Journal 4 101
102
103
104
105
106
107
108
109
110
112
113
114
115
116
117
118
119
120
121
122
123
I AM TIRED, I AM SO TIRED.
Day 119 Washington to Shoals
(and back)
today: 22 cumulative: 2,441

A man waves to me. I fall back asleep. Wake and walk away feeling like I did not sleep. The police didn’t come. I eat breakfast at a fast food restaurant. I am not proud of this, but it is close, and I just want something in my stomach and some coffee. Watch people’s reaction to Cosmo and the flaming dog cart. Drink two large cups of coffee, two is stalling. 2 is weakness. I feel weak today.

Walking into town. A pickup truck. A man yells out the window. Wants to know if I enjoyed the hamburgers last night. Yes, sir, thank you kindly. "Name’s Kelby, Kelby Holsapple." Wants to know if he can give me something to protect Cosmo’s feet. Meet you at the Amish breakfast buffet up the road.

And then the white van from last night is here. The grandparents. Charles and Millie. Kelby is their son. The family had, at the request of grandpa Charles, gone out looking for me at 5 am this morning but did not see me under the trees where I slept so they drove a good 20 miles looking for me. Grandpa Charles’ radio handle is Captain Hook. He lost his right hand in an accident at Crane Naval Ammunition Depot, where he blocked and braced bombs on freight trains using a giant radial arm saw. He’s never complained about it once. He woke up in the hospital and said "Is it gone?" Then went back to sleep. When he woke up again, he said "Well, you’d better get me a pen and paper." They asked why. "Because I gotta learn how to write my name." He never went into a depression, in fact, 6 months later he was back working the same job, holding the hammerhead in his hook, and taping the handle to his arm. It has never stopped him from doing anything, and it has never affected his attitude towards life. So, today the Captain wanted to find me. And so did grandma Millie. Because they imagined what it would be like to have a son or grandson doing what I am doing. I have been adopted again.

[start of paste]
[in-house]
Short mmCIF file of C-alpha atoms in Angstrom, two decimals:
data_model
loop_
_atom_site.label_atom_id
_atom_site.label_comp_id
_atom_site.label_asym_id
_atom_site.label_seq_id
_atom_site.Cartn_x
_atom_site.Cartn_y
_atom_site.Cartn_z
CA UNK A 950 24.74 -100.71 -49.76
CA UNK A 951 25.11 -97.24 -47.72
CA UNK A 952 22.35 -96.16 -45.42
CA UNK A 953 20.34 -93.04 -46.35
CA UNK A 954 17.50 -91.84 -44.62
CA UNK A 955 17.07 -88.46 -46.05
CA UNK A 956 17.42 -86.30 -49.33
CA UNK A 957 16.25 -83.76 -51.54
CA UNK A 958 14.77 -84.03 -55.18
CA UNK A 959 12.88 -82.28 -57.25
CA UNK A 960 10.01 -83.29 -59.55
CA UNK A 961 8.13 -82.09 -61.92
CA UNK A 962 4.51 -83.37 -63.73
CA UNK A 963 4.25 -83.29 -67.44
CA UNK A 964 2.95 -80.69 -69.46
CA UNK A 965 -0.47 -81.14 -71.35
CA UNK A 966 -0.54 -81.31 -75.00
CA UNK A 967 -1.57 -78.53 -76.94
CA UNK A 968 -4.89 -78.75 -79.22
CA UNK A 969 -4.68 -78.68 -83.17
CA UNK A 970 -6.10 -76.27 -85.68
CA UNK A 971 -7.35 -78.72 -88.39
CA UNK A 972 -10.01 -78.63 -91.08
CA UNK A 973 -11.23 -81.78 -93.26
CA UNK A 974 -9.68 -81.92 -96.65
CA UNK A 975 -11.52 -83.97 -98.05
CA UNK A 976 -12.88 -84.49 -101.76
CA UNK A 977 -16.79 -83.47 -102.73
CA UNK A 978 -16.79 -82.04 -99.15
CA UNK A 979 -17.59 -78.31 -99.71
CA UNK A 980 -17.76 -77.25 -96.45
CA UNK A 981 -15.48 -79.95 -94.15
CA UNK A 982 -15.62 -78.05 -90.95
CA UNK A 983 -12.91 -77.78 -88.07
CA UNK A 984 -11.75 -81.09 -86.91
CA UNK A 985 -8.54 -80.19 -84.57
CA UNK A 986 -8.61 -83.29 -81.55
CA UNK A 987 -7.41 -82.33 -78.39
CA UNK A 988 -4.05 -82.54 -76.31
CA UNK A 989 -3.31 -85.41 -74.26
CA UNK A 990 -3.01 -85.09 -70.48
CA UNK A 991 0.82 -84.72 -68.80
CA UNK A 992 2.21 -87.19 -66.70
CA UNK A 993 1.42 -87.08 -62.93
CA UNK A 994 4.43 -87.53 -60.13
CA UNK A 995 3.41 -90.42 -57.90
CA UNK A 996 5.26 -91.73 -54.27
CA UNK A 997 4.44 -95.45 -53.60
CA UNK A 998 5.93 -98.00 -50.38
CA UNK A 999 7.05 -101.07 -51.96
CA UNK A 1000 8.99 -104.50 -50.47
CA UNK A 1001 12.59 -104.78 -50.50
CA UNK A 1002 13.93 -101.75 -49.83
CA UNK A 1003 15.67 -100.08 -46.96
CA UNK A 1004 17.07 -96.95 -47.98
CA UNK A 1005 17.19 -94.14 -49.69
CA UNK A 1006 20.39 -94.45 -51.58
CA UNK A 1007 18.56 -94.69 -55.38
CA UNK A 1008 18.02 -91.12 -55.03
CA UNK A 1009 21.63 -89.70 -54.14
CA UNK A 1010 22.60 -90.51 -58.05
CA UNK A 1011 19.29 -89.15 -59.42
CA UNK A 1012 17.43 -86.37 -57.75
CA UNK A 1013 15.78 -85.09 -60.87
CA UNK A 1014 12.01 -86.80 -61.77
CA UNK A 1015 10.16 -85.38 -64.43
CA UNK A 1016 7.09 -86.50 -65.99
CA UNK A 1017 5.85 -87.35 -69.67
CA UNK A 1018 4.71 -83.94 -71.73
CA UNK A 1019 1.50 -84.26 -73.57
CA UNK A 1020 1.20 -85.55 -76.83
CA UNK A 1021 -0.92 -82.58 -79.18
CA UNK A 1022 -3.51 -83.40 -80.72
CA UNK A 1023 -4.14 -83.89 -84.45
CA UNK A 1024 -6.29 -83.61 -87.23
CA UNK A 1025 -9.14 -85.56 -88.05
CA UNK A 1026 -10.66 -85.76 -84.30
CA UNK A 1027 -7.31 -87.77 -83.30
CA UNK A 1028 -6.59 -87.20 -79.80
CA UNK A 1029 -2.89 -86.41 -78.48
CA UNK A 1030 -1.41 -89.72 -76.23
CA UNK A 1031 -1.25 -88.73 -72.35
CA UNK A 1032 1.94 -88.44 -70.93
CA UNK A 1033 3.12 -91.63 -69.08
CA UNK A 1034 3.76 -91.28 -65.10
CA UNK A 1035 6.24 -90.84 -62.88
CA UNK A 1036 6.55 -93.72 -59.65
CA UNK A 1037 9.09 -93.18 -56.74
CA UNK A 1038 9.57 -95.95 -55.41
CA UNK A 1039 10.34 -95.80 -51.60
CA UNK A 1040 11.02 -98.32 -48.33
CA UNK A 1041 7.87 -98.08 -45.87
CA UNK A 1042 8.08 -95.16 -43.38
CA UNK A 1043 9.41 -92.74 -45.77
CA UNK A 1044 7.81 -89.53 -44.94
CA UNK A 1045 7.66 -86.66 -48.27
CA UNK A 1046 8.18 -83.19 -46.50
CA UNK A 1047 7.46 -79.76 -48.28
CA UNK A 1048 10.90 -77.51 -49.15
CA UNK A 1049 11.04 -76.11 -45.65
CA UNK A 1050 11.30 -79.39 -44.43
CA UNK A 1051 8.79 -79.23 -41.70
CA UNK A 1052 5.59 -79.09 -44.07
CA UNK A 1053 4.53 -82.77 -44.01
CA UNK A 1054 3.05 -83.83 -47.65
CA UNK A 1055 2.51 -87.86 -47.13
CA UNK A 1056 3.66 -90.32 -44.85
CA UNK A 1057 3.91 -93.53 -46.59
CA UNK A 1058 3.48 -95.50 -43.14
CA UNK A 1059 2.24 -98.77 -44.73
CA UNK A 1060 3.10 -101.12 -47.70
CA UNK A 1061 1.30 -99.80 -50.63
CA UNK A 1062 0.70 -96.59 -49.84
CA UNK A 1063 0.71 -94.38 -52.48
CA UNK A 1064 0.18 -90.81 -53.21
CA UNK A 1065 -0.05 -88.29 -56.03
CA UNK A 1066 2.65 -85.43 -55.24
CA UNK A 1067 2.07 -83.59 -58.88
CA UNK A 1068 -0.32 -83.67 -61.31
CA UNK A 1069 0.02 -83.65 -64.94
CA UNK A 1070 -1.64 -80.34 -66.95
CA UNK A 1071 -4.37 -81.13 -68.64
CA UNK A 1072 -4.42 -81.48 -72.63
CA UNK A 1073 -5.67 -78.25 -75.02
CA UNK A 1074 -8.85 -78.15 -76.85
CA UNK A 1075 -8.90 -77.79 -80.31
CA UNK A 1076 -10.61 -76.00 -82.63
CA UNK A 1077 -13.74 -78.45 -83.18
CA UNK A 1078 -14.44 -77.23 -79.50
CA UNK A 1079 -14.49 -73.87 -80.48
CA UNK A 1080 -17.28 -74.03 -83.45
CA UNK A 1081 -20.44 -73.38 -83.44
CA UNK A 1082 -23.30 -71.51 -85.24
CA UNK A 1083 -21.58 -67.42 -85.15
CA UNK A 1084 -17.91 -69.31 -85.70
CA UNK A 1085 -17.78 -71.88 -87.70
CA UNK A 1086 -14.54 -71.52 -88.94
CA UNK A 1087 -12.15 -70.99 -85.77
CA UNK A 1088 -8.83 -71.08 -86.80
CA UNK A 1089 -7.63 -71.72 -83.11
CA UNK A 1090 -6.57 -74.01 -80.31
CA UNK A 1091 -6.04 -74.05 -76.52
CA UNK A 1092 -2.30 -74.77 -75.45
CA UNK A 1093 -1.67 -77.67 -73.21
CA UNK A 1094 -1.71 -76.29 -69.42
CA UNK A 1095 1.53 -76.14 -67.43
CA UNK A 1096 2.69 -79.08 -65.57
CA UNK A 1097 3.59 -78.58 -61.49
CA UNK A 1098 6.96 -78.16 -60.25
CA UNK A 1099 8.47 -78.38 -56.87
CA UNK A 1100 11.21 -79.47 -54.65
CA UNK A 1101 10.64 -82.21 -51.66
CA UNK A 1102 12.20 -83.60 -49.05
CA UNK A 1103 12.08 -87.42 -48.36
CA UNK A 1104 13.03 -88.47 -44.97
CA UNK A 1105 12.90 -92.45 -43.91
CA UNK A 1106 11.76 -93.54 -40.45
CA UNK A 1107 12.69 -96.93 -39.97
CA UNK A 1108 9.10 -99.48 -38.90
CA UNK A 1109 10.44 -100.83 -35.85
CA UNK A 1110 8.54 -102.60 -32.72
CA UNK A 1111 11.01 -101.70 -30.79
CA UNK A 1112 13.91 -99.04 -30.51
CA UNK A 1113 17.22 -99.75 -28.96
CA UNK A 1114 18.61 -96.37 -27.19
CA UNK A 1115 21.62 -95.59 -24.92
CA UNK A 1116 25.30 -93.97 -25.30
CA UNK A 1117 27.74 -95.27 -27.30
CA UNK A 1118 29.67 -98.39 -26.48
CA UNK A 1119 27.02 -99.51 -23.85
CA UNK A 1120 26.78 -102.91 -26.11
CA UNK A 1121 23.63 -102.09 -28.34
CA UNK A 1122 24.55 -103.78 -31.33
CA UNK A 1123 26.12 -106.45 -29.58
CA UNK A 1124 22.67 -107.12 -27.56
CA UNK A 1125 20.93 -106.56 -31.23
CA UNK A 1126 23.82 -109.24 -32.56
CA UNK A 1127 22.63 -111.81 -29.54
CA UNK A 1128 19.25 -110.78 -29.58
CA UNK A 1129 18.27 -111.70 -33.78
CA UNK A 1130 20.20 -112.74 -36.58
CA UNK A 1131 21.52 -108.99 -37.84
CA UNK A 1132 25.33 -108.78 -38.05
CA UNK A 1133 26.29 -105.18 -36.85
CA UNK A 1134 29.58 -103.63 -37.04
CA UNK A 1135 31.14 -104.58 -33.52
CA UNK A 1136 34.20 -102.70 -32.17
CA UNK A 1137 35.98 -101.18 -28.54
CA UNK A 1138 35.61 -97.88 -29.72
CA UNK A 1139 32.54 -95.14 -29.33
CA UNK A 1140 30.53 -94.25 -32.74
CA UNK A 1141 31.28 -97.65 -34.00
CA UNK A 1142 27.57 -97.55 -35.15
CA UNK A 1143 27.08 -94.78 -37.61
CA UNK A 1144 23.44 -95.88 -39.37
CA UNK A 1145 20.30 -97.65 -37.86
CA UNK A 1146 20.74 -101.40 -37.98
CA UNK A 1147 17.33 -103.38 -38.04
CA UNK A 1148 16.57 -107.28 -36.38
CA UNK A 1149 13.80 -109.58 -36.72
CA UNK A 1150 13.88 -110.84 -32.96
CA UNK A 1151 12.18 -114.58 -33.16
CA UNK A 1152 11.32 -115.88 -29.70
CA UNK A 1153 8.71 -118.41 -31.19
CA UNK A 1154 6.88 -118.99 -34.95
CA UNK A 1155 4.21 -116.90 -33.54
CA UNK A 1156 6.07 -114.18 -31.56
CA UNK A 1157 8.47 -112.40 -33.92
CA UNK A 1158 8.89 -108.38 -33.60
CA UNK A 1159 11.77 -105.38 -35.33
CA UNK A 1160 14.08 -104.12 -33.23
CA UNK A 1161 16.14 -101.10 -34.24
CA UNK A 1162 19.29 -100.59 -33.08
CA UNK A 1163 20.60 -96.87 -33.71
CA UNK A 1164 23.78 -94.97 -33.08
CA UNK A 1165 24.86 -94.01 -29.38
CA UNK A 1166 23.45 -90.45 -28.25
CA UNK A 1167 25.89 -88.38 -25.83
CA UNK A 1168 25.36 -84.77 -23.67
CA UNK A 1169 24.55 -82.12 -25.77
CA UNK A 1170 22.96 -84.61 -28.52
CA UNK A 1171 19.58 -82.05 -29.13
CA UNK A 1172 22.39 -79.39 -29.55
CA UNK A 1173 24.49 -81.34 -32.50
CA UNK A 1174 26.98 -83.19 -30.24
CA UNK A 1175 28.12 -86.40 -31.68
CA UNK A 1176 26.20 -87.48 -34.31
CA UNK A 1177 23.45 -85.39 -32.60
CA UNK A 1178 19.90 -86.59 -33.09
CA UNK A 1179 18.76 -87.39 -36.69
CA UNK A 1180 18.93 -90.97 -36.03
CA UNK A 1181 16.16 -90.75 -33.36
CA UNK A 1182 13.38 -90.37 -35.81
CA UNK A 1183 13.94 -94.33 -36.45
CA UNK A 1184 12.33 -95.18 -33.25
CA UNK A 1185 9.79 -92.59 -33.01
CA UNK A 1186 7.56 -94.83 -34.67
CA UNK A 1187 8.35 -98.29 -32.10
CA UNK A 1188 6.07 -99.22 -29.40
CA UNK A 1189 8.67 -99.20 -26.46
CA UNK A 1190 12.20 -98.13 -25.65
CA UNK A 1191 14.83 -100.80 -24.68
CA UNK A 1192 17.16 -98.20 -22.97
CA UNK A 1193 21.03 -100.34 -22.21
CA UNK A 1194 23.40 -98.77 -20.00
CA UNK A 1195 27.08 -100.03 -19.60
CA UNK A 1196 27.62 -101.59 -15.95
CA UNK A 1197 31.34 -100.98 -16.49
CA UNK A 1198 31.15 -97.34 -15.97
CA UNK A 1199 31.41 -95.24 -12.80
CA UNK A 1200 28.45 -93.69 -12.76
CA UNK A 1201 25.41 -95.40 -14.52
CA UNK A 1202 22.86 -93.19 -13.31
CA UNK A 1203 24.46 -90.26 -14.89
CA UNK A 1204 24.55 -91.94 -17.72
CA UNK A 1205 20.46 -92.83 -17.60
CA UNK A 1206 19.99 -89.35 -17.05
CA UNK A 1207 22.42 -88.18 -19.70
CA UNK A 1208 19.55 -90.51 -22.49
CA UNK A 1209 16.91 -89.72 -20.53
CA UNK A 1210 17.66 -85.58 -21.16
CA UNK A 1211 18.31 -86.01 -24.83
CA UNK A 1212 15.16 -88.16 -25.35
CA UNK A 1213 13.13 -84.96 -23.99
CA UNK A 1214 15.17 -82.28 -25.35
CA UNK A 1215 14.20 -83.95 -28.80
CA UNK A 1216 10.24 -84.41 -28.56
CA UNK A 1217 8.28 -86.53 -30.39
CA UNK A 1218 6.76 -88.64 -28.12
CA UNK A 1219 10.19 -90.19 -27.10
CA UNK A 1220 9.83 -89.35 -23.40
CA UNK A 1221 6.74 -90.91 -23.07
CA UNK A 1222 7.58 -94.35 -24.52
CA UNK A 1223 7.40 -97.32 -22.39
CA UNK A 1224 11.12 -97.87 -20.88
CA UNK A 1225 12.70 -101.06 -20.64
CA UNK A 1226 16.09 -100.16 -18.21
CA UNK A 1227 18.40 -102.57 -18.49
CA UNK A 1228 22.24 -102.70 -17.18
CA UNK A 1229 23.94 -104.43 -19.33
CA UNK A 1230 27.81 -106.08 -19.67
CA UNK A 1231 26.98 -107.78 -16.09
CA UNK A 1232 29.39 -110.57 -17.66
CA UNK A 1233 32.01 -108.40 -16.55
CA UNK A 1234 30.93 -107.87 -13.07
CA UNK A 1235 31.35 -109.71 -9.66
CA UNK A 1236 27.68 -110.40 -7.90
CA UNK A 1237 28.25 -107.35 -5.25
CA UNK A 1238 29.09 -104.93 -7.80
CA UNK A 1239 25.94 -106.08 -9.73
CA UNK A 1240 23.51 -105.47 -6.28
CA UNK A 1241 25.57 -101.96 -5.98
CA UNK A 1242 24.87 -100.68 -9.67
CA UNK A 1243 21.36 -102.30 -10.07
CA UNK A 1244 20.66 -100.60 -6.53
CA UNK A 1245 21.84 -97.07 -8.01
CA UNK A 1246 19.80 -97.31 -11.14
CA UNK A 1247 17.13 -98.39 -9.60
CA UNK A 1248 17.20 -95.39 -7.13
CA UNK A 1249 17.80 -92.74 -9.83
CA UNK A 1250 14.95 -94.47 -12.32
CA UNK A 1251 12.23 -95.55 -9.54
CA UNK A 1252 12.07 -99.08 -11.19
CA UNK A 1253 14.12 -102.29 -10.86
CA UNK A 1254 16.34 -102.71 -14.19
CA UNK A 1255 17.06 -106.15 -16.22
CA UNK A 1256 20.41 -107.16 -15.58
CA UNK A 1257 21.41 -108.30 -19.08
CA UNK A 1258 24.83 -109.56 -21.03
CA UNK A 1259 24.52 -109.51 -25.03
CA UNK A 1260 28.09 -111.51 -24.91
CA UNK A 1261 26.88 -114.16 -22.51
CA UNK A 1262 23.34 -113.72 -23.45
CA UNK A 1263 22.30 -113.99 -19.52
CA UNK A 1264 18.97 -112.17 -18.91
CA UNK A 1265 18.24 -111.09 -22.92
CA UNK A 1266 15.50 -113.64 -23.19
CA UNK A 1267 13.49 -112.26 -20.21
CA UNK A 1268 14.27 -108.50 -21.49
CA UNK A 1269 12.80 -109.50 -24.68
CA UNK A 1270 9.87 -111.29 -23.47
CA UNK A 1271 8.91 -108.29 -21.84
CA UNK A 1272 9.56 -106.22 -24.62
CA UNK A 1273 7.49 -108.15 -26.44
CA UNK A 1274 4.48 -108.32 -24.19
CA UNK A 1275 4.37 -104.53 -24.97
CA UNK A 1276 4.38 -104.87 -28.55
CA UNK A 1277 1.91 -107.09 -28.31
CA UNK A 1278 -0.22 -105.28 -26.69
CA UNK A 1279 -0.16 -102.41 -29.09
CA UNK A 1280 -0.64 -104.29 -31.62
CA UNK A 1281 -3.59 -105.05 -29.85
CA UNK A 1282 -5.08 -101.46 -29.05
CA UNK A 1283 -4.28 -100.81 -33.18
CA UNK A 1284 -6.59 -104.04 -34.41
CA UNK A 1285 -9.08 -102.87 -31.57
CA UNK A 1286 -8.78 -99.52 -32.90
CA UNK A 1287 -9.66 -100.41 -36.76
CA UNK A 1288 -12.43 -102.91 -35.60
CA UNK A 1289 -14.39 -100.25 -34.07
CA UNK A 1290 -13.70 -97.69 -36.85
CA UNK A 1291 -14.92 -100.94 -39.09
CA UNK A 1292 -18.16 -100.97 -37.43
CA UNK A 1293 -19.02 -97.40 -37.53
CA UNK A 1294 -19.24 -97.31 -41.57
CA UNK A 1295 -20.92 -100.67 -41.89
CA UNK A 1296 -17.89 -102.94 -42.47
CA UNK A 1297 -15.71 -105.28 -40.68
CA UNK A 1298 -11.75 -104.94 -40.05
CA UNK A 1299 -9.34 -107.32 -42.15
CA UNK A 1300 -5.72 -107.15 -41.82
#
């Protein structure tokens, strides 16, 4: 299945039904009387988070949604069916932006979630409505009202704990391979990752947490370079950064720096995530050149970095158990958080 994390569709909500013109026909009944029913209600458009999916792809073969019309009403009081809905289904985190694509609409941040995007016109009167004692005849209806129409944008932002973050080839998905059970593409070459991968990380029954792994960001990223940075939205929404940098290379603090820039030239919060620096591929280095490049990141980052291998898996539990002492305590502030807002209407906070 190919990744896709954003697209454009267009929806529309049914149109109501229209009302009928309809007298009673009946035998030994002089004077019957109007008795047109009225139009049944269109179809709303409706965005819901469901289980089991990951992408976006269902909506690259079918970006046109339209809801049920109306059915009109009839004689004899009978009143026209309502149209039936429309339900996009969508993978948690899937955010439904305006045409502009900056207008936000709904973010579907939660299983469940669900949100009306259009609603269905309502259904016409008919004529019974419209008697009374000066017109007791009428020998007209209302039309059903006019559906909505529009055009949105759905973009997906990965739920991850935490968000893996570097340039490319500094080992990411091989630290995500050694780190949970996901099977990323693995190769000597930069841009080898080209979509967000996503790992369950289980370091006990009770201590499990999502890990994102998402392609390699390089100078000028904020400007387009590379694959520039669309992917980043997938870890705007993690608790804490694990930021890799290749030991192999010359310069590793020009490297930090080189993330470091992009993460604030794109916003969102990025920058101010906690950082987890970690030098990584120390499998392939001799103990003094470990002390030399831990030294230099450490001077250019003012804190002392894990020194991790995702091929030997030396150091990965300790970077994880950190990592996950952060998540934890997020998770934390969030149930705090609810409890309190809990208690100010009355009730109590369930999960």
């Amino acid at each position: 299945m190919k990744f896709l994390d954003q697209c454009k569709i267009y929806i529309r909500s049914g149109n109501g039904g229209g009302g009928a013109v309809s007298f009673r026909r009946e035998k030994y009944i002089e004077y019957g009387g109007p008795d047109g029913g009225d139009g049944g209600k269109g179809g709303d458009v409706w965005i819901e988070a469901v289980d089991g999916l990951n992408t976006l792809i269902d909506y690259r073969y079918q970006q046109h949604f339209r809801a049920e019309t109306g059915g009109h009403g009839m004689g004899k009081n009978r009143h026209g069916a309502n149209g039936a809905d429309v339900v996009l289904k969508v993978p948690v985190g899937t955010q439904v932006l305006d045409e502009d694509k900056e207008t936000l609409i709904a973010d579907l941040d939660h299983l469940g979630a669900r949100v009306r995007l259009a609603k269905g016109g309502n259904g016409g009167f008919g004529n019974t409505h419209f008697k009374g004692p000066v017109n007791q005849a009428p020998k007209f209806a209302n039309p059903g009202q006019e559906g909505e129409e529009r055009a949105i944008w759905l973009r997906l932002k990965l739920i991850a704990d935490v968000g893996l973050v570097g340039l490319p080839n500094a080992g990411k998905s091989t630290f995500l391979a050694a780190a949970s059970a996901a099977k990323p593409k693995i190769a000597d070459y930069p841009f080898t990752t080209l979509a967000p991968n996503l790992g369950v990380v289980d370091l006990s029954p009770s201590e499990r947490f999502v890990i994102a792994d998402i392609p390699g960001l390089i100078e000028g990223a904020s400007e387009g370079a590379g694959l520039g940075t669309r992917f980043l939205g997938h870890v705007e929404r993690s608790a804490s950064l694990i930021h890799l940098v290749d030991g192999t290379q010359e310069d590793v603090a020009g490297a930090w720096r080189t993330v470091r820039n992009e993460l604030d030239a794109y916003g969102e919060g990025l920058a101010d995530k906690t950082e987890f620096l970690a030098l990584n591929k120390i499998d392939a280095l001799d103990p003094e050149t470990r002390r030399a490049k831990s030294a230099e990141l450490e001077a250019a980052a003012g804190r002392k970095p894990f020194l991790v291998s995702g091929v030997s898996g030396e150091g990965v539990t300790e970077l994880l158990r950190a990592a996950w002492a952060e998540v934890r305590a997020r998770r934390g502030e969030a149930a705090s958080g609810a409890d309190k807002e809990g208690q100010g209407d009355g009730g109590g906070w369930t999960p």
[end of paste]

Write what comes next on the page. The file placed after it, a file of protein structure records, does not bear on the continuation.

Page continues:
The family gives and gives. Washes my clothes, gives me extra socks, food, a new dog bowl. Kelby will take my cart so we don’t have to walk the shoulderless hills with it.

I meet Claudia, Kelby’s sister. She wants me to stay. And her husband Carl. And my new brother, Jason, who takes me out for some Mexican food before I head to Shoals. I want to make it in time to see a baseball game tonight. The roads are not bad for a while, then they are very bad. The shoulders disappear.

I am buzzing allover I am so tired, and I can feel my pulse in my feet and my shoulders and my head wants to drop on the table and I want to not wake up for a long time, I want to sleep until I am not tired anymore. I am trying not to want to be somewhere else, I am trying to be happy where I am, but I am so tired and I feel behind, because I brought the world along with me by writing these things and by shooting photographs, this is not just walking, it is every waking hour doing something that requires a great deal of energy. Writing takes energy, and talking to people takes energy, and shooting photographs, and just the walking alone is enough to wipe you out without everything else. But here is Shoals and just as I hoped, there are baseball games tonight. Photograph the Yankees in their dugout. A man buys me a hot chocolate. But I do not feel like talking to people tonight. Tonight I am the quiet spectator. No one has seen the cart. I am not special, just a guy shooting photos. And I am removed and tired and not looking forward to more walking on a winding shoulderless road tonight.

Jason finds me at the ballgame to make sure everything is all right. It isn’t. I'm not feeling well, and tonight will be cold. I don’t want to walk tonight. He calls home and tells his mother Claudia that I will be staying with them back in Washington tonight, she is relieved that I will not be on that winding road in the dark. It is a weakness, but I do not want to sleep on wet grass tonight. I am exhausted beyond just physical effort. My head is tired. I feel like I was stronger in the middle of this thing than I am now.

I am relieved to get in the truck. To be heading into a town, to warm blankets. Carl and Claudia are waiting up, "Bless your heart dear." Claudia understands. I am tired. I am so tired. And I sleep warm and comfortable like I am a child in my mother’s arms on that couch.